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Review

‘The Three Sisters’ Connects

Photo by Chris Bennion

Two years ago, The Seagull Project, a Seattle-based theatre company specializing in the plays of Anton Chekhov, mounted The Seagull, one of the playwright’s greatest works. The play was good (costumes, sets, some standout performances)—but in Chekhov’s pieces, what isn’t said is is just as important as what is, and that subtle psychological connection wasn’t quite there.

Now it is. Last week the company opened its second production, The Three Sisters, at ACT and those nuanced, Chekhovian connections made all the difference. Maybe it was the two months the company spent in Uzbekistan last spring for the Festival of American Culture: Ilkhom East/West. Whatever the reason, the psychological lives, longings and personal relationships crackled on stage, giving the play a deeper emotional dimension and pushing the company to a higher level of artistic accomplishment.

The play opens in a provincial Russian town where the Moscow-born sisters Prozorov—Olga (Julie Briskman), Masha (Alexandra Tavares) and Irina (Syndey Andrews)—are celebrating Irina’s birthday, which also happens to be the one-year anniversary of their father’s death. Well-educated and raised in a culturally rich household in Moscow, the sisters find themselves bored and unhappy with rural life. They constantly talk of moving back to the city. They worship their academic brother Andrey Sergeevich (John Abramson).

But the household dynamic shifts when Sergeevich marries Natalya Ivanovna (Hannah Victoria Franklin), a peasant woman who ends up dominating the house. He begins to lose his scholastic dreams in favor of gambling, Olga resigns herself to the life of a spinster and headmistress of the local school (a job she hates). Irina watches her dreams of Moscow fade, and Masha, trapped in a dull marriage to the bumbling, well-meaning teacher Fyodor Ilyich Kulyigin (Brandon J. Simmons) finds her intellectual match in Vershinin (David Quicksall), commander of the nearby army post, also trapped in an unhappy marriage.

Under the careful direction of John Langs, this tangled cast of characters (and many more) moves around the stage with bored upper-middle-class malaise; they love to talk about philosophy and history, and to hear the sound of their own voices. Tension was laced throughout the play as though everyone is waiting for something, but not sure of what. It captures that vibe of the “idle rich” who have grown bored with their lives and resorted to destructive means (gambling, affairs, cruelty, alcohol) to keep amused, but in the process hurt not only themselves but those around them. There are several abstract, dreamlike sequences with colored lights, the ensemble looming ghost-like as Irina almost seems to be going mad, fighting against the psychological pressures of a life unfulfilled. The interactions (both verbal and silent) between Tavares and Quicksall were especially charged—the smallest touch of a hand or glance from across the room conveyed palpable longing.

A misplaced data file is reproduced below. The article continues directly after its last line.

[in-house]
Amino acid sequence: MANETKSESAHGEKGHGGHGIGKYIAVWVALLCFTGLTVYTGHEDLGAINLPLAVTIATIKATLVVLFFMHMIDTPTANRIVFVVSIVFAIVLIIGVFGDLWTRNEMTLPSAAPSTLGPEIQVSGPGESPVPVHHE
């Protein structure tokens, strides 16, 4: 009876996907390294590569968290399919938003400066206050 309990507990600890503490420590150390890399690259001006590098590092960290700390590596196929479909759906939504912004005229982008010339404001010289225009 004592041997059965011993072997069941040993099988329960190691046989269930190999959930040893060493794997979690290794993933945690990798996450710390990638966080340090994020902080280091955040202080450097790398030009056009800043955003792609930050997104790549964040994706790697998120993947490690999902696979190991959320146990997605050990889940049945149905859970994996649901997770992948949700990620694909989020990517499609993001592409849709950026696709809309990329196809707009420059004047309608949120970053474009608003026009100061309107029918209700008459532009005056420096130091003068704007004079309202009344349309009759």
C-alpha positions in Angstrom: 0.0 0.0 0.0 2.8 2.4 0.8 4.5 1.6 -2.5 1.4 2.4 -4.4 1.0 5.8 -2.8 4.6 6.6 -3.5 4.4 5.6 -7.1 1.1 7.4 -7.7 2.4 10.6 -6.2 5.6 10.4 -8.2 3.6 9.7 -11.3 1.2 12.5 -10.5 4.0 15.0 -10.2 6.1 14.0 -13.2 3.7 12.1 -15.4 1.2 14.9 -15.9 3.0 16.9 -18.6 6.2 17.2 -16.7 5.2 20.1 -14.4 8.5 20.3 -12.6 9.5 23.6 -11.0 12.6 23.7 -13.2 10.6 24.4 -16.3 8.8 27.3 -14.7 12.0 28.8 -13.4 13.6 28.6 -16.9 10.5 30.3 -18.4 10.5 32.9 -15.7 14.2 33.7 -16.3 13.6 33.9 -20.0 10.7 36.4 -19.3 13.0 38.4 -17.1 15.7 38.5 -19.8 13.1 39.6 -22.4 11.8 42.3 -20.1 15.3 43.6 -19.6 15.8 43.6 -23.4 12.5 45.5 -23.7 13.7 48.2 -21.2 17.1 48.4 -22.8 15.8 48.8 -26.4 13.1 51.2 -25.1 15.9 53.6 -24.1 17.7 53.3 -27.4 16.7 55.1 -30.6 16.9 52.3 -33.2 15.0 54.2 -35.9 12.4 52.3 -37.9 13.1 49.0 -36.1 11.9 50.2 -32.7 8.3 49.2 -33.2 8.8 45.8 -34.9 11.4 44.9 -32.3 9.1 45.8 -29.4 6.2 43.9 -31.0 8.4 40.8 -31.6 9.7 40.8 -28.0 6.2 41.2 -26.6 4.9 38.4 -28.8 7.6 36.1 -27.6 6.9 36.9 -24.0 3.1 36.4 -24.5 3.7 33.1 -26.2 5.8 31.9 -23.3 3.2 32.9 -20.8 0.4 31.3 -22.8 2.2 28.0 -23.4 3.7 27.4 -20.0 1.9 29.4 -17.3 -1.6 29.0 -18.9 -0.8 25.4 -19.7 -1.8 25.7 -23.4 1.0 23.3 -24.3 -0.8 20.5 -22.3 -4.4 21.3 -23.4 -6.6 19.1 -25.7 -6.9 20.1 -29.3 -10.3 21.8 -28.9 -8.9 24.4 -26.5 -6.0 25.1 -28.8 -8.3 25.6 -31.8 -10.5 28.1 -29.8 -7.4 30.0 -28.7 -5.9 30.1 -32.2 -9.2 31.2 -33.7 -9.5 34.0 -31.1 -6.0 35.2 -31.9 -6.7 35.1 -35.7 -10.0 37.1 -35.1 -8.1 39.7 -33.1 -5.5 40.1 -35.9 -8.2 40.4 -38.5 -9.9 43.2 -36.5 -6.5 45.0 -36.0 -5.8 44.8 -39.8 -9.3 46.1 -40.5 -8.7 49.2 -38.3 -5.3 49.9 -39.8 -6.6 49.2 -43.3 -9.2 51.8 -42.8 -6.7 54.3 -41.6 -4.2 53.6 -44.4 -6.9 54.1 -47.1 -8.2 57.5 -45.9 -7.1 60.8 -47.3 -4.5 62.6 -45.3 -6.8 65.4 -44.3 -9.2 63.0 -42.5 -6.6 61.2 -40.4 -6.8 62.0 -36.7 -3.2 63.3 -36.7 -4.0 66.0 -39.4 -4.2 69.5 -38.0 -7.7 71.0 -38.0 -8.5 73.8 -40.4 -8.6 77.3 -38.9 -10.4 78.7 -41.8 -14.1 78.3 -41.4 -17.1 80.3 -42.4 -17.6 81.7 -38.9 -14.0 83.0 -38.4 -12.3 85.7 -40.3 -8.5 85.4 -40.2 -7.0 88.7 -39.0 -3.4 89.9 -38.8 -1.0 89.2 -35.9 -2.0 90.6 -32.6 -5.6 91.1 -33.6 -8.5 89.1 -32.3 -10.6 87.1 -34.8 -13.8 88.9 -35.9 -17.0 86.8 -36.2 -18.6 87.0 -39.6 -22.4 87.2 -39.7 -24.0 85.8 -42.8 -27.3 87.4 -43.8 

Despite the age of the play, there was something very modern about the performance. While the costumes were distracting in their strange hodgepodge of styles from the early 20th century, the dialogue had a very contemporary cadence and delivery, and certain inflections added humor where it otherwise might not have been. The text was Chekhov’s, but this approach to the language made the production feel fresh. 

It’s a story we know well—starting off life with hopes and dreams we are sure will come true, only to face the rude awakening of adulthood and the responsibilities it brings. Like Irina we lament, “Where has it all gone to?” But we also learn that change can be good. We learn and grow and evolve, and as The Seagull Project proves with Three Sisters, sometimes we come out even better than before.

Photo by Chris Bennion

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